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'Slum programme' far advanced

Published:Friday | October 2, 2015 | 3:43 PM

The Ministry of Transport, Works and Housing is reporting that work under Phase Two of the Participatory Slum Upgrading Programme (PSUP 2) is far advanced.

Director of housing policy in the

ministry Paula Parkes said that "significant work" had been done in realising three of the six expected outputs.

These include the Citywide Slum Situational Analysis, the Policy and Regulatory Review, and the Citywide Slum Upgrading Strategy.

The other outputs are adaptation of the international guidelines on decentrali-sation and access to basic services for all; a resource mobilisation report; and development of project concept notes.

The PSUP is a regional programme of the United Nations Human Settlements Programme (UN-Habitat), which involves collaboration with the African Caribbean and Pacific (ACP) Group of States and which is financed by the European Commission. Jamaica is one of five countries in the Caribbean where the programme is being implemented.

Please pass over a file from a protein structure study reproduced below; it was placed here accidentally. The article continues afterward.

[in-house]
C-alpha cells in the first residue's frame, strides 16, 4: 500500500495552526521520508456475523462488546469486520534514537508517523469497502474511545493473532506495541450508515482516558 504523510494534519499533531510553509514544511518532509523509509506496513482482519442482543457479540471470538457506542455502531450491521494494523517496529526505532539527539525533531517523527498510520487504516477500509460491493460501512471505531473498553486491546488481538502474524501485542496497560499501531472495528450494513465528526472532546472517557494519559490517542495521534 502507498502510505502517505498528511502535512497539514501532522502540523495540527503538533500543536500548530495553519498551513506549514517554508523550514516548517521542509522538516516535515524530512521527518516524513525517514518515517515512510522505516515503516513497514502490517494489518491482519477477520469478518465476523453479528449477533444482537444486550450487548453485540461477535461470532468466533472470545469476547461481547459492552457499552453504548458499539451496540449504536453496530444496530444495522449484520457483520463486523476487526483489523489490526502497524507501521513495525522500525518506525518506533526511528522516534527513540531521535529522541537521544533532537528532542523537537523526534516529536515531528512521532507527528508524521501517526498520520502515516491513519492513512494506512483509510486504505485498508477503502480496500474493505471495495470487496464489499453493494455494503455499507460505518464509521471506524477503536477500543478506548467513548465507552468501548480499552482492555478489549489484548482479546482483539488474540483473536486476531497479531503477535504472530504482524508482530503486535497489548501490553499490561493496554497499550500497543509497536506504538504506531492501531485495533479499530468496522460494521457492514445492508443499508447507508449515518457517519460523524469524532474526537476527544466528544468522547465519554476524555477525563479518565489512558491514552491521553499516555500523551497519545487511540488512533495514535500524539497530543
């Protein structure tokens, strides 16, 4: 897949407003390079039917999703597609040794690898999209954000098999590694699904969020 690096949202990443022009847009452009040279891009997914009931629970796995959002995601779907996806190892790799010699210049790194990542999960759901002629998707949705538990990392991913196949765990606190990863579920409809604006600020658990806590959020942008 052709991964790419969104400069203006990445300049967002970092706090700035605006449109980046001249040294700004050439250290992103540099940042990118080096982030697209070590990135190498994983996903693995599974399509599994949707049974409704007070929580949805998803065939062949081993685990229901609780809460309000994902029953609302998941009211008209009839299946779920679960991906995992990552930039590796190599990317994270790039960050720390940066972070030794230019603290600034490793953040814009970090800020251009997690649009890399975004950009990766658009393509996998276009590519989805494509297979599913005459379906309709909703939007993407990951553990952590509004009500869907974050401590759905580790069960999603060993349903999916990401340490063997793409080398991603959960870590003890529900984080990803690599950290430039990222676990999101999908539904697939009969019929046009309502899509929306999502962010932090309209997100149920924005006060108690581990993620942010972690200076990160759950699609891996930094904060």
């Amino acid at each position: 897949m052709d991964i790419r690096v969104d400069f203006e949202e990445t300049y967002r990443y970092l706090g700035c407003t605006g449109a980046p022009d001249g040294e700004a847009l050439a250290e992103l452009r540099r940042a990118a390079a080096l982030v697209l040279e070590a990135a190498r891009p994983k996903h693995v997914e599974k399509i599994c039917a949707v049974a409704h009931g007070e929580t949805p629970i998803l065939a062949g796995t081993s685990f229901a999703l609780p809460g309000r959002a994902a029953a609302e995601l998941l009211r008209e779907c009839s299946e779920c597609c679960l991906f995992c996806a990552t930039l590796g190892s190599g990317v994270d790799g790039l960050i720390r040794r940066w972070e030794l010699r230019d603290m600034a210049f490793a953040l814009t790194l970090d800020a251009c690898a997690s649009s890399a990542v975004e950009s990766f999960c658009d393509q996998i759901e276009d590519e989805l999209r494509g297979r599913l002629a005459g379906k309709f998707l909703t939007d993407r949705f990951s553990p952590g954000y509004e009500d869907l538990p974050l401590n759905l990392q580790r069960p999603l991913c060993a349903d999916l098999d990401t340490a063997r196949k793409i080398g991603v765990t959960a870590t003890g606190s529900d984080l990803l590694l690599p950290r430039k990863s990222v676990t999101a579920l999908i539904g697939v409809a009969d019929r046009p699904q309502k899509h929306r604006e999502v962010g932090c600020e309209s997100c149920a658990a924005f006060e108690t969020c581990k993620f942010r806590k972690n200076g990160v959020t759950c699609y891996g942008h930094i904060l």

The second phase aims to empower national, city, and community representatives, as well as planning authorities, to address the needs of slum dwellers.

Building upon the good-governance principle of participation, it also seeks to include the slum population directly in designing slum-upgrading programmes in the three informal settlements selected under the first phase of the project.

project findings

According to Parkes, the findings of the programme will be used to inform the Government's draft National Housing Policy (NHP), which has as its main objective the provision of adequate, affordable legal housing to all Jamaicans by 2030.

"The ministry will be looking to develop a squatter policy outside of the National Housing Policy, however, the national policy will give some recommendations as it relates to the development and improvement of informal settlements that would fit within PSUP," she explained.

Among the areas to be addressed is rural-urban migration.

"PSUP is looking at the urban challenges because ... it is difficult for the city to keep up with the services that are required to be delivered to persons that are moving from the rural areas to the urban areas to have a better quality of life," Parkes pointed out.